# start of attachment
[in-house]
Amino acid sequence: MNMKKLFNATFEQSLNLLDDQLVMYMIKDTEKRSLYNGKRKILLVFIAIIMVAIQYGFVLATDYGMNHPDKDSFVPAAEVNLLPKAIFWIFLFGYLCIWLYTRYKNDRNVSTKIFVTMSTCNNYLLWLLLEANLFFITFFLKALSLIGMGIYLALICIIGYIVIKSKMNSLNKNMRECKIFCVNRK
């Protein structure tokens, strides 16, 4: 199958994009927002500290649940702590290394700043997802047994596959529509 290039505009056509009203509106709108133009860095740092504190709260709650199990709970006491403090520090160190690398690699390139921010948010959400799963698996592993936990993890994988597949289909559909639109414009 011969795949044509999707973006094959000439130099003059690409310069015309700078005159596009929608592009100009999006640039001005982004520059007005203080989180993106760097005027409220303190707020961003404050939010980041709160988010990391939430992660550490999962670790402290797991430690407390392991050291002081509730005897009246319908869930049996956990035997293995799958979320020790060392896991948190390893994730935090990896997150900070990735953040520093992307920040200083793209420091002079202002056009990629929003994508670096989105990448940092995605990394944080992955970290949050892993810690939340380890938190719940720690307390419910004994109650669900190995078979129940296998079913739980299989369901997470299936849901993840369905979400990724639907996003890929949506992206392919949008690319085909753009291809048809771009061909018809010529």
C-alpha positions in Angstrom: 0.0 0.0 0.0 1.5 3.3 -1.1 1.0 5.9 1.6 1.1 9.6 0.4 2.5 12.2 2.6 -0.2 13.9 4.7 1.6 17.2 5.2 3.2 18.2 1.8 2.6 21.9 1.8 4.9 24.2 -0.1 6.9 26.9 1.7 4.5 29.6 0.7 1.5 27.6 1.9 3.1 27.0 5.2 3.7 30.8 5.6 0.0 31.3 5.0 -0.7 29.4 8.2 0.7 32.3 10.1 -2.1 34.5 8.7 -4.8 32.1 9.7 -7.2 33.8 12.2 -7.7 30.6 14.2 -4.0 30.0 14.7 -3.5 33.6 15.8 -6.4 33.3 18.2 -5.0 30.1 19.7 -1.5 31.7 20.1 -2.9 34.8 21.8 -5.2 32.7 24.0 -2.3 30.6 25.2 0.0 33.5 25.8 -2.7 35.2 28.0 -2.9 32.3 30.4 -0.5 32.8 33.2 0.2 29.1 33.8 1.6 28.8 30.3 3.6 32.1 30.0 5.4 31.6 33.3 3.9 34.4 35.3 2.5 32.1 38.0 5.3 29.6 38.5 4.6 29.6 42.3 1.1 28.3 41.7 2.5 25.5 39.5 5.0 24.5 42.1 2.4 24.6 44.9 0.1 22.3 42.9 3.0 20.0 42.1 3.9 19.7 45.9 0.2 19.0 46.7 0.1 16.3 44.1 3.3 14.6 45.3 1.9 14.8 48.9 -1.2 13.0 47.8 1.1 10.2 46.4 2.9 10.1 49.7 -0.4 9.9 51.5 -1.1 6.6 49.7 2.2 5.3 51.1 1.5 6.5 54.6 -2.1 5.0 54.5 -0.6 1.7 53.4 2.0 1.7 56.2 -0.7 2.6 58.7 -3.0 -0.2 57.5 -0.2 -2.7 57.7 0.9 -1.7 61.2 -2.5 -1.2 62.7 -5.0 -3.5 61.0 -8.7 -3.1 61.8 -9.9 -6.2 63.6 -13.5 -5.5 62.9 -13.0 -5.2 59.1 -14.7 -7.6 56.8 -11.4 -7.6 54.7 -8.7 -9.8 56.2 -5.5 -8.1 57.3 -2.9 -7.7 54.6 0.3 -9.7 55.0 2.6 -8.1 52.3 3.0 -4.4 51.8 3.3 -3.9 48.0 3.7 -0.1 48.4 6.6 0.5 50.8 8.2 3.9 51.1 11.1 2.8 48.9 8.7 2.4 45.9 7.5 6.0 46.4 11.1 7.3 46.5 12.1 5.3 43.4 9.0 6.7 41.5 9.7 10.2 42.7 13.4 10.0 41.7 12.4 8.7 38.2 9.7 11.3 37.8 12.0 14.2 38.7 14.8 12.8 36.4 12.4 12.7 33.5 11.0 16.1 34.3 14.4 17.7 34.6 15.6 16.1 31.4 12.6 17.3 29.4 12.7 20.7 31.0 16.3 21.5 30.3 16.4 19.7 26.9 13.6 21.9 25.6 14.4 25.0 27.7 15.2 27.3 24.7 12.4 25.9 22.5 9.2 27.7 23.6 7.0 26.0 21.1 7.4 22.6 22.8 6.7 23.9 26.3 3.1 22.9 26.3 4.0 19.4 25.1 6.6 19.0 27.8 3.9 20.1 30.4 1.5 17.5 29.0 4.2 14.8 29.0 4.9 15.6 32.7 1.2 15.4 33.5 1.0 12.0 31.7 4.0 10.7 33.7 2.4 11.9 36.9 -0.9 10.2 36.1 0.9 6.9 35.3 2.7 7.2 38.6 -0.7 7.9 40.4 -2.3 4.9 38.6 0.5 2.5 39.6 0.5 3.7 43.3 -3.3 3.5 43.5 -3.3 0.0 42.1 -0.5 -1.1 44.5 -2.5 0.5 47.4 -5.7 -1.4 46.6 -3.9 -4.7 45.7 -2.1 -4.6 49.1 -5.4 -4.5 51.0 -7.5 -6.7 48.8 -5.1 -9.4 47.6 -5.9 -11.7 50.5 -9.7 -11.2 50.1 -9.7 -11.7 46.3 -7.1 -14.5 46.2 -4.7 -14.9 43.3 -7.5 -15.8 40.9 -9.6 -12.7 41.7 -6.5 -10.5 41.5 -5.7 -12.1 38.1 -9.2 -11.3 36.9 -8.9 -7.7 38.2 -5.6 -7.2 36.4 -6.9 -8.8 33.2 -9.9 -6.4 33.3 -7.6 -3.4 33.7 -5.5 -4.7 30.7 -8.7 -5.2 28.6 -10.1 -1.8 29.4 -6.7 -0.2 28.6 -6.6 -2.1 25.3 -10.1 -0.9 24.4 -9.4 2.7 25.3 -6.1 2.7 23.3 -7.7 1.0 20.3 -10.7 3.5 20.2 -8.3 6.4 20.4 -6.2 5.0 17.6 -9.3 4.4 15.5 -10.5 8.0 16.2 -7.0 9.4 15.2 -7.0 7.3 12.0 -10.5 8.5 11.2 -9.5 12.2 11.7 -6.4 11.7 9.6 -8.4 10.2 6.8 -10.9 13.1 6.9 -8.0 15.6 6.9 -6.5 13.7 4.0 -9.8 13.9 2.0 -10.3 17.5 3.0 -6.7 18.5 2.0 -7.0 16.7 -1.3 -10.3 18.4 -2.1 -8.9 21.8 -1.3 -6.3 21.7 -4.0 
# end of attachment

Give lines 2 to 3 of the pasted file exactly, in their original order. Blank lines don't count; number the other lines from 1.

Amino acid sequence: MNMKKLFNATFEQSLNLLDDQLVMYMIKDTEKRSLYNGKRKILLVFIAIIMVAIQYGFVLATDYGMNHPDKDSFVPAAEVNLLPKAIFWIFLFGYLCIWLYTRYKNDRNVSTKIFVTMSTCNNYLLWLLLEANLFFITFFLKALSLIGMGIYLALICIIGYIVIKSKMNSLNKNMRECKIFCVNRK
């Protein structure tokens, strides 16, 4: 199958994009927002500290649940702590290394700043997802047994596959529509 290039505009056509009203509106709108133009860095740092504190709260709650199990709970006491403090520090160190690398690699390139921010948010959400799963698996592993936990993890994988597949289909559909639109414009 011969795949044509999707973006094959000439130099003059690409310069015309700078005159596009929608592009100009999006640039001005982004520059007005203080989180993106760097005027409220303190707020961003404050939010980041709160988010990391939430992660550490999962670790402290797991430690407390392991050291002081509730005897009246319908869930049996956990035997293995799958979320020790060392896991948190390893994730935090990896997150900070990735953040520093992307920040200083793209420091002079202002056009990629929003994508670096989105990448940092995605990394944080992955970290949050892993810690939340380890938190719940720690307390419910004994109650669900190995078979129940296998079913739980299989369901997470299936849901993840369905979400990724639907996003890929949506992206392919949008690319085909753009291809048809771009061909018809010529």